Instead, she heads to Japan and enlists the help of ship’s captain Lu Ren (Daniel Wu) – somebody else with father-issues – to take her to the island. Once there, she discovers that an evil organisation is also looking for the tomb of the Empress and has sent the ruthless (and very sweaty) Mathias Vogel (Walter Goggins) to oversee the operation. But who will reach the tomb first? And what kind of welcome are they likely to receive?

For all the running, leaping, swimming and fighting that Lara is regularly called upon to perform, the film feels curiously turgid and only fizzes into life intermittently. The blend of Indiana Jones-ish high adventure mixed with a touch of the paranormal is probably a fair encapsulation of the original game but, no matter how high the production values employed by director Roar Uthaug, there’s a terrible sense of ‘seen it all before’ hovering over nearly every scene. And… does it really matter that the storyline doesn’t make an awful lot of sense? It does to me, anyway. But I’m finicky like that.

This is a thick-eared slab of undemanding light entertainment that never really cooks up the necessary head of steam needed to power its own concept. A post-credits sequence optimistically sets up a possible sequel but, based on this, I certainly won’t be the first in the queue to watch it.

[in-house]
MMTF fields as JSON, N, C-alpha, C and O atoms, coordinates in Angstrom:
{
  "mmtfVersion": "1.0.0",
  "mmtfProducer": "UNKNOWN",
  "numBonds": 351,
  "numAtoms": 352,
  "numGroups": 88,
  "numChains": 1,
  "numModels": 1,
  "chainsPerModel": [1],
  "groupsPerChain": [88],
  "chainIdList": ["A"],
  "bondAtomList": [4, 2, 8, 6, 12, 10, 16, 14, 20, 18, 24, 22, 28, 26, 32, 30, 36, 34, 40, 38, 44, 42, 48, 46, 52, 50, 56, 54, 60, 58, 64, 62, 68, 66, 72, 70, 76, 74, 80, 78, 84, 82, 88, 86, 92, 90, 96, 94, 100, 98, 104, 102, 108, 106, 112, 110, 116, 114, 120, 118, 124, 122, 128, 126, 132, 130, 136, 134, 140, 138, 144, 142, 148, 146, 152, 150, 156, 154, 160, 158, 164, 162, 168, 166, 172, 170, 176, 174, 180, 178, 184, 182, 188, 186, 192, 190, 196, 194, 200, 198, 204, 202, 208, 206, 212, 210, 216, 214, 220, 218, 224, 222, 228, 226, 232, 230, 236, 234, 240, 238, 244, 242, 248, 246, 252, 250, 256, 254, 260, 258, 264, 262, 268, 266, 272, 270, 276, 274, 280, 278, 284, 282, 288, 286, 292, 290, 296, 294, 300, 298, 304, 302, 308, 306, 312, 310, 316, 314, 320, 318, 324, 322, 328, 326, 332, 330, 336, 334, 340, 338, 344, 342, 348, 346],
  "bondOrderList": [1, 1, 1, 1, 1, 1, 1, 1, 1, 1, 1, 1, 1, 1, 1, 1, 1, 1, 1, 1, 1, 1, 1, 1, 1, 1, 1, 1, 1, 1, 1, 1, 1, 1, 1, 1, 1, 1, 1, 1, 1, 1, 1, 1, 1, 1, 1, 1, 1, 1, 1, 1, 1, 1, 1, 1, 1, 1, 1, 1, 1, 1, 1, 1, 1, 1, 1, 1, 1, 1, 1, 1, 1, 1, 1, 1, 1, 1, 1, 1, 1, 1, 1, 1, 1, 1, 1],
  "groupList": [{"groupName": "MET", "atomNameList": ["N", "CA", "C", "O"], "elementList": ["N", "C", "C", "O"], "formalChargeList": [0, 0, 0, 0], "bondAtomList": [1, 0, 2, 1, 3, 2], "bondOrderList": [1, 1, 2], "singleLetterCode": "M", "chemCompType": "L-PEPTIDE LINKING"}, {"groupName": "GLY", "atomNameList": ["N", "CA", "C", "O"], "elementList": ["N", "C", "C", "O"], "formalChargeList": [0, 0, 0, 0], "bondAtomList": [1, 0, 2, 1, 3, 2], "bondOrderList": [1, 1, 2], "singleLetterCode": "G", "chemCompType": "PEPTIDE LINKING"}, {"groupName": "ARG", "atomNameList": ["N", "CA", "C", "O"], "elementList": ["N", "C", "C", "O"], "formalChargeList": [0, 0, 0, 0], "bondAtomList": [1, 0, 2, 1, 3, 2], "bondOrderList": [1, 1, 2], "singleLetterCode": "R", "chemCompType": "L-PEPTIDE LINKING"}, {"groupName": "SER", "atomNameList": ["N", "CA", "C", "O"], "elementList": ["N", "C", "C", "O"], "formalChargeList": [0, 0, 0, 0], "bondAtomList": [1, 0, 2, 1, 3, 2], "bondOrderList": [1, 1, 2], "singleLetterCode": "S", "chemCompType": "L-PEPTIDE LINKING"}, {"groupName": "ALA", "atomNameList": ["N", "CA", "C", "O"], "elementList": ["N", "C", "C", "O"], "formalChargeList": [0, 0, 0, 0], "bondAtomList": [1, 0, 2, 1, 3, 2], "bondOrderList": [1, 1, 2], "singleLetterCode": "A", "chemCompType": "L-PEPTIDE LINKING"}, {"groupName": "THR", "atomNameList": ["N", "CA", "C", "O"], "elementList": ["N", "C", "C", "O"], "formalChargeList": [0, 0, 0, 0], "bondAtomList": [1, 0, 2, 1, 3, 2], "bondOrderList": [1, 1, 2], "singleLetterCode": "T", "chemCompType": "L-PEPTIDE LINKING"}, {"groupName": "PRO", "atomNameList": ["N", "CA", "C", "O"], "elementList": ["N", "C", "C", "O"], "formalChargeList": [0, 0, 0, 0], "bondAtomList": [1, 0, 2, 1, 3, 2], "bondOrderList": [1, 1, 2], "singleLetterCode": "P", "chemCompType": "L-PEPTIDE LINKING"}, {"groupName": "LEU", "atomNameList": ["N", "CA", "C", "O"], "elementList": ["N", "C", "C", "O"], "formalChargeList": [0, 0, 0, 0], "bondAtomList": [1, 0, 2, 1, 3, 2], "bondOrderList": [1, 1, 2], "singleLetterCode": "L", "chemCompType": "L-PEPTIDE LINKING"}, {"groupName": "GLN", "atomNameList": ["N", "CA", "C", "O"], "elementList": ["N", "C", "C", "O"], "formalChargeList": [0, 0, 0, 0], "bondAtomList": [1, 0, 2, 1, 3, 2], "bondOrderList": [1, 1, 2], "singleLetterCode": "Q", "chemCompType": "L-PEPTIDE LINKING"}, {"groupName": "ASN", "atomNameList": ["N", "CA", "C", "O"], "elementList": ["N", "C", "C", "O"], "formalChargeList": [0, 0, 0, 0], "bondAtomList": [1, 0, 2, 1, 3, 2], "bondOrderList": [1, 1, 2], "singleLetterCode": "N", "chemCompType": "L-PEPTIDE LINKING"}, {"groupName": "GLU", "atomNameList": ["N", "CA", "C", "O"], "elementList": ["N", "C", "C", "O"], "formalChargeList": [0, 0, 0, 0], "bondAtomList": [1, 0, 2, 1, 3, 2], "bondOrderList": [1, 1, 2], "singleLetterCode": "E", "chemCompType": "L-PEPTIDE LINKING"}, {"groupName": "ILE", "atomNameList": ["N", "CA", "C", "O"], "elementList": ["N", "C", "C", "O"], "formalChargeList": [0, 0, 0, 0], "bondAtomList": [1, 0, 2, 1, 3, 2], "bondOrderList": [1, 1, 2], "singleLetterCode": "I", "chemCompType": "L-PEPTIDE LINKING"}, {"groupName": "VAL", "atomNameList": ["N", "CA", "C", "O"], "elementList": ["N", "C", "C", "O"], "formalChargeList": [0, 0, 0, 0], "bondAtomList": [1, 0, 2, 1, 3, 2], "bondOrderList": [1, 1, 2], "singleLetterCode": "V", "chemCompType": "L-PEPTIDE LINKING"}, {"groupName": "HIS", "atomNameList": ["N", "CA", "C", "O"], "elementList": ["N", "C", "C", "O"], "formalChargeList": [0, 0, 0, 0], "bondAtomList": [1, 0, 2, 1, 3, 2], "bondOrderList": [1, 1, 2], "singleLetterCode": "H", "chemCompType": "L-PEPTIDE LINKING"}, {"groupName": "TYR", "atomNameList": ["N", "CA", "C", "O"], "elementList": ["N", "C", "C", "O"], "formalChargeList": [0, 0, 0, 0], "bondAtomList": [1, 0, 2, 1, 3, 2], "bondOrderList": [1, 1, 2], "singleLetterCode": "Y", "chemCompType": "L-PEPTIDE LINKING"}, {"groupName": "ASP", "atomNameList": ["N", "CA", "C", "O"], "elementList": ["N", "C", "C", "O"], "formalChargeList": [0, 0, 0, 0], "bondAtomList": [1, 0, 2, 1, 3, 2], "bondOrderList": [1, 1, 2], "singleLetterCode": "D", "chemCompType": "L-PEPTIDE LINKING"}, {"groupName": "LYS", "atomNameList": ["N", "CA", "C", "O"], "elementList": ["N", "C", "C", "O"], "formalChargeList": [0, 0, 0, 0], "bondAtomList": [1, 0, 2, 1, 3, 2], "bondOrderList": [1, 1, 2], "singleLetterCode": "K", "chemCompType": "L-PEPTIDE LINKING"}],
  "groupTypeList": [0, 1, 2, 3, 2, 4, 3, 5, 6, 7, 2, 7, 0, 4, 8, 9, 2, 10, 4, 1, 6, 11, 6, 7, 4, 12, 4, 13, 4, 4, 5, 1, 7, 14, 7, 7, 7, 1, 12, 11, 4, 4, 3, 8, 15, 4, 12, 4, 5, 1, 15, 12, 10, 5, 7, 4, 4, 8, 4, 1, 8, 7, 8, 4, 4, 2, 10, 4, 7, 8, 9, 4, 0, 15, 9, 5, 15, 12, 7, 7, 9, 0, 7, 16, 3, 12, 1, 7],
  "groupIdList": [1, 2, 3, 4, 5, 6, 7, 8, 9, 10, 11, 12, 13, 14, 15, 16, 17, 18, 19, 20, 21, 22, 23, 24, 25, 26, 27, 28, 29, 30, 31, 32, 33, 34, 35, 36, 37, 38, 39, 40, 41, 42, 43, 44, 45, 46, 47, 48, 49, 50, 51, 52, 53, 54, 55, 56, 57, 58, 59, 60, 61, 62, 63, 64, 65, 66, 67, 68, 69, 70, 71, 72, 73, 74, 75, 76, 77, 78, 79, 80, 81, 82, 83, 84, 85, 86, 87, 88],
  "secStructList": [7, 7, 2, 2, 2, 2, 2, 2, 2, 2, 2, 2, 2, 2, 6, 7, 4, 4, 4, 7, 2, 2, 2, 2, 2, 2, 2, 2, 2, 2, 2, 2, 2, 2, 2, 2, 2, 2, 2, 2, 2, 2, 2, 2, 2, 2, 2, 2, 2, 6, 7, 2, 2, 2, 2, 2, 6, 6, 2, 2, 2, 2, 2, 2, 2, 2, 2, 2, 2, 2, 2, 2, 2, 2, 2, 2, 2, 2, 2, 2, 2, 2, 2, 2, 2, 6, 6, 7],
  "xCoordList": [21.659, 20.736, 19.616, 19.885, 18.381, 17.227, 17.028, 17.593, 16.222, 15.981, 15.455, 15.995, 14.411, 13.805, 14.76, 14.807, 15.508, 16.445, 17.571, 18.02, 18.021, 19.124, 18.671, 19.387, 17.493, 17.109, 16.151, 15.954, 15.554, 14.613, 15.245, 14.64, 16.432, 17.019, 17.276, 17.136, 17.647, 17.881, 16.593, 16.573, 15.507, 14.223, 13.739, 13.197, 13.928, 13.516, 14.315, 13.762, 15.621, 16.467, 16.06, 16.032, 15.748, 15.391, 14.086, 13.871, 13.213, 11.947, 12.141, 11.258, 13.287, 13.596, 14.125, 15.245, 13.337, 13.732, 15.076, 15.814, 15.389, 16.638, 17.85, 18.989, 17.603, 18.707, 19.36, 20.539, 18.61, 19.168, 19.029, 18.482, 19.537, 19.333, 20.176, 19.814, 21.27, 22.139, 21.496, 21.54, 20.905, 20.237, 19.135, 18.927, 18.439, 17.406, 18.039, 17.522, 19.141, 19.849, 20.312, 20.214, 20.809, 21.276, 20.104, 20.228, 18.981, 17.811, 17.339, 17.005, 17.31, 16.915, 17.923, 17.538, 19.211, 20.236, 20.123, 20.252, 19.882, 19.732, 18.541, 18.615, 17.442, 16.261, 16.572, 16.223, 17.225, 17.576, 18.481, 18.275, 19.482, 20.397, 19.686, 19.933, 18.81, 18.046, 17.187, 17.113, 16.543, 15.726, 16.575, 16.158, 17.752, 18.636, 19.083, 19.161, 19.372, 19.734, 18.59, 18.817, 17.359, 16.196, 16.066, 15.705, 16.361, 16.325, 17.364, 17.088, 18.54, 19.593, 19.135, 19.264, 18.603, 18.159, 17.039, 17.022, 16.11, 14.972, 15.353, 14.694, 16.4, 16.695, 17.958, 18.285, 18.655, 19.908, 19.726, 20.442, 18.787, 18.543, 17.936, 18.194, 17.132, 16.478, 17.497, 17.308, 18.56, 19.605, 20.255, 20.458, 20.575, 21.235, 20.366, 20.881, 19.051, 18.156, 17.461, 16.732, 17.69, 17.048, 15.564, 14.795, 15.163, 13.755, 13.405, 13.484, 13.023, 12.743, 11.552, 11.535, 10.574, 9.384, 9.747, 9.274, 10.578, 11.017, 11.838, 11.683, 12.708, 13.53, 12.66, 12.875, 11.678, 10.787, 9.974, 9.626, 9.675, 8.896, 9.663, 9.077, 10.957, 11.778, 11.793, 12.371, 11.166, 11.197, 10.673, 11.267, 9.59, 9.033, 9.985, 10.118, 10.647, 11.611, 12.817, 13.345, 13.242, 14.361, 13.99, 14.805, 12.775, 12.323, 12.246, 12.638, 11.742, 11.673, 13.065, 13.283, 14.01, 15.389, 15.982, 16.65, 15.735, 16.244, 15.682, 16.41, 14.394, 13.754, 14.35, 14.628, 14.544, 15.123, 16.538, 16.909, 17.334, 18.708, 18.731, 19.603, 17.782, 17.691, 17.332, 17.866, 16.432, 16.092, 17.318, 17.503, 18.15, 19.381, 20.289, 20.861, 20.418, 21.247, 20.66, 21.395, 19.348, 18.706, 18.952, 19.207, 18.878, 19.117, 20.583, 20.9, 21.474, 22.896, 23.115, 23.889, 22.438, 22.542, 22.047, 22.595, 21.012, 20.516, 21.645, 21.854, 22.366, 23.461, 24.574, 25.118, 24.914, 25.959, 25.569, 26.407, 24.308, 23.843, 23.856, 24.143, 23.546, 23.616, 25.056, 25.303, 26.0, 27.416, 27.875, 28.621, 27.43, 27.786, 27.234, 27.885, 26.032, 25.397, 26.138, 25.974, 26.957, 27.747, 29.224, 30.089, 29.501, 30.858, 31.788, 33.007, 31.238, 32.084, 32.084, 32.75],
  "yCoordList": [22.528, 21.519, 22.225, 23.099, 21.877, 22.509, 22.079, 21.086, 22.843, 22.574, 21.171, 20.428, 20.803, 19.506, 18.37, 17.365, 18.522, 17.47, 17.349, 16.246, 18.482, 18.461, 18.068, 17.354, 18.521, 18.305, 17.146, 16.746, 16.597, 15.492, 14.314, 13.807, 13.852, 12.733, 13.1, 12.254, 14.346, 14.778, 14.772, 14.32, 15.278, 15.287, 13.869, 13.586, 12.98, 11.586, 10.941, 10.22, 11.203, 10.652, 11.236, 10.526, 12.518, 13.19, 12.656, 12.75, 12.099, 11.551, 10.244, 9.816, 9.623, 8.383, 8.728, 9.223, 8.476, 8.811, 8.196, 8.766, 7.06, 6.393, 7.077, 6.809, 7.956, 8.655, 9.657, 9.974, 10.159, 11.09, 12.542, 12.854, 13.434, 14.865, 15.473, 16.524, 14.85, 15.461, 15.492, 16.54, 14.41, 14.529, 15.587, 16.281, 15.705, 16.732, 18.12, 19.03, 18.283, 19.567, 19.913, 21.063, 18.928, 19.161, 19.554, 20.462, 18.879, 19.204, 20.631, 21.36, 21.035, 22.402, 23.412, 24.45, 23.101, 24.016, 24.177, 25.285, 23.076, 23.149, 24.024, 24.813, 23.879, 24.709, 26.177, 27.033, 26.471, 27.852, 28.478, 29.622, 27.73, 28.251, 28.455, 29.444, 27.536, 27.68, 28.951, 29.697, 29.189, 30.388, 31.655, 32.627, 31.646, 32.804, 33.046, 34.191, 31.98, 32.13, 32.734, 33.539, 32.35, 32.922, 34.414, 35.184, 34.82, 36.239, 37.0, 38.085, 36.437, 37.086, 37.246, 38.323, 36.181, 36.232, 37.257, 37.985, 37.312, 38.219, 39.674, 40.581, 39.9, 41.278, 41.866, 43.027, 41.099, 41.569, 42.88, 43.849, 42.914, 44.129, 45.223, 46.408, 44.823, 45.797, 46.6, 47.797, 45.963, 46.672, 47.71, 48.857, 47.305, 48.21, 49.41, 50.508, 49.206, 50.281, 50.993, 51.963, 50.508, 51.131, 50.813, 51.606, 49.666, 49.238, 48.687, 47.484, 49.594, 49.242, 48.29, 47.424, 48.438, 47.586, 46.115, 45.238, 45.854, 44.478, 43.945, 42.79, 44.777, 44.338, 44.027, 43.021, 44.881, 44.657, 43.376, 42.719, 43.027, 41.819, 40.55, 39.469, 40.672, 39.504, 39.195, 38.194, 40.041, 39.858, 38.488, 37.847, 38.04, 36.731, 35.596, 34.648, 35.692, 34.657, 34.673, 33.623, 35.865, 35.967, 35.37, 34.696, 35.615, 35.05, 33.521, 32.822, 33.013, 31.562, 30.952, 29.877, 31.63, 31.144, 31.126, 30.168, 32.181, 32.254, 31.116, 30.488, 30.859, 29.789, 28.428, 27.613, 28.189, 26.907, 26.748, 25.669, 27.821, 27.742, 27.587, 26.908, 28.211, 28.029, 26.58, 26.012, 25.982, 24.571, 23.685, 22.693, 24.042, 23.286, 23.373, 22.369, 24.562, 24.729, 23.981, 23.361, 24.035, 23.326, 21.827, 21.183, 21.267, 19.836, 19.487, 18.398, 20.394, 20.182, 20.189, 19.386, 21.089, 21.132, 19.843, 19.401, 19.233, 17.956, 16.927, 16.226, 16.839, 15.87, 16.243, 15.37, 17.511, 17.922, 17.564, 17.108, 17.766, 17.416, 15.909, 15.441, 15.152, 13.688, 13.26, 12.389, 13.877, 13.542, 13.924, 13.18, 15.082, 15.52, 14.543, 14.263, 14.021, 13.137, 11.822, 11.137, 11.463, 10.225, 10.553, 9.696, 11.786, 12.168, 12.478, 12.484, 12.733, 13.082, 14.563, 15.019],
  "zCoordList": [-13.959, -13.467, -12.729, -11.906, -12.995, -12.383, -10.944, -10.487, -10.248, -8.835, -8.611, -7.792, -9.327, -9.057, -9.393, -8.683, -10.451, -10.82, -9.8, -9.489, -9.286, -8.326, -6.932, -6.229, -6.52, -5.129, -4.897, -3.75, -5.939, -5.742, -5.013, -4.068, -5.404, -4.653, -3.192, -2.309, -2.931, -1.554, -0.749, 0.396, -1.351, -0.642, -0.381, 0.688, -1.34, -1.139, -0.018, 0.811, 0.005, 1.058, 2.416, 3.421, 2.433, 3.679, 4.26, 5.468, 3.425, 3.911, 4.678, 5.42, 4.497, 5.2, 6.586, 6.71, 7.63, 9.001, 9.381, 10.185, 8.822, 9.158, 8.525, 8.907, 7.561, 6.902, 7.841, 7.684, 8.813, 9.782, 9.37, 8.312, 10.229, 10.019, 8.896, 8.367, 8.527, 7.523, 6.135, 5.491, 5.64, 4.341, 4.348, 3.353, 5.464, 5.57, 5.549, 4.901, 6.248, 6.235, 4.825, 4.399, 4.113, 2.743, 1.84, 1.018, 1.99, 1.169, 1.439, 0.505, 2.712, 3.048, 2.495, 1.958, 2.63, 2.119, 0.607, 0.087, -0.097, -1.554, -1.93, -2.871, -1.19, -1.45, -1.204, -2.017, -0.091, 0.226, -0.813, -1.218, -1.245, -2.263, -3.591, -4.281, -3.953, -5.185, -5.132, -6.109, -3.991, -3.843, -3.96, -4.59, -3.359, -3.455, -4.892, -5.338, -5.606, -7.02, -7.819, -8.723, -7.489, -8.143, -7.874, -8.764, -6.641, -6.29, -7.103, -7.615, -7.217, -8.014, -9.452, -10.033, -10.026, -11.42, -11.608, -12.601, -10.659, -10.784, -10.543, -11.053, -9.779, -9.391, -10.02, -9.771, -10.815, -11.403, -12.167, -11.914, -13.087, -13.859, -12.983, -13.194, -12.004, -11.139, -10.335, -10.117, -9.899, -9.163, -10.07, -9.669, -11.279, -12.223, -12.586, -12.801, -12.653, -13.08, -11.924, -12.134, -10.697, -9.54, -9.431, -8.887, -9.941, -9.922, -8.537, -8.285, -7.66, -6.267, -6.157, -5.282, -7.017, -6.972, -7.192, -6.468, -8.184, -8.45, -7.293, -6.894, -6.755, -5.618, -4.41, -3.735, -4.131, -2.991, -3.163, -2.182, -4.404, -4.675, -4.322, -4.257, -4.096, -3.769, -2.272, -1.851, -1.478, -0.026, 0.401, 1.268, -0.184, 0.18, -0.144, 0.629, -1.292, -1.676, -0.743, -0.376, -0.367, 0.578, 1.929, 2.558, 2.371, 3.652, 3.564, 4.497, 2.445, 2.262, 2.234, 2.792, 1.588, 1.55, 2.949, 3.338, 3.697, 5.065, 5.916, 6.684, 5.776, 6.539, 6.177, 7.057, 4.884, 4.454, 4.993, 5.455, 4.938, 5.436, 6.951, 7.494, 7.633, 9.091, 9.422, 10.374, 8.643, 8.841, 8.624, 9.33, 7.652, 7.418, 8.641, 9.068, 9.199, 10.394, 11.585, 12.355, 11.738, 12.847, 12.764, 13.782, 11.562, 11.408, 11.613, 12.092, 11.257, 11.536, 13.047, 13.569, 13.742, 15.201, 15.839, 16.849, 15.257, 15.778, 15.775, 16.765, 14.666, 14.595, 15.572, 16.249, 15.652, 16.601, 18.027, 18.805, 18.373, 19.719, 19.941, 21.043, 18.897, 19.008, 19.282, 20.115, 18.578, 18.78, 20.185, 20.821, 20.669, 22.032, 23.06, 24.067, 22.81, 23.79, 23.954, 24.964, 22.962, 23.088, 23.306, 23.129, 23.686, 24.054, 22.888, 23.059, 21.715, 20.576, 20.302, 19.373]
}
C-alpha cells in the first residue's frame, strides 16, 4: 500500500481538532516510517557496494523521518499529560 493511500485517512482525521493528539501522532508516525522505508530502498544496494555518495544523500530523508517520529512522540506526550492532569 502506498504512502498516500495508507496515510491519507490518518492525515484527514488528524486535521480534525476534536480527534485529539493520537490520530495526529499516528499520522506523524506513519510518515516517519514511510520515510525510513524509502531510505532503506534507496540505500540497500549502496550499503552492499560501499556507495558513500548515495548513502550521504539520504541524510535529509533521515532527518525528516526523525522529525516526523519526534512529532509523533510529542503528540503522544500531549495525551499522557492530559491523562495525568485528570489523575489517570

And I ask again. Has there ever been a decent video-game movie adaptation? If so, I haven’t seen it.

3 stars

Philip Caveney

The Square


In The Square, writer-director Ruben Östlund posits an age-old question: what is art? The response he offers, however, is original and refreshing, and we leave the cinema with a lot to think about.

Claes Bang is Christian, chief curator of a prestigious Swedish gallery. He talks of pushing boundaries, seeking truths about humanity, attracting audiences beyond the usual ‘culture-vulture’ crowd. He’s a sympathetic character with a gentle demeanour and an affable charm – and he appears to have a genuine curiosity about what art can achieve.

When he’s mugged, though – in broad daylight, on a busy street, amidst a sea of commuters  – the lines between art and life are blurred. He’s scammed by a trio of actors – a fake cry for help (a sound that echoes throughout the movie), a fake attacker, a fake would-be-hero who enlists Christian’s support. Excited rather than irked by the robbery – he’s rich; he can afford to lose what they take – Christian decides to play them at their own game, embellishing his account of what’s occurred, and engaging in an equally audacious and staged riposte. We never know if any of the consequences are real – or if they’re just a continuation of the prank.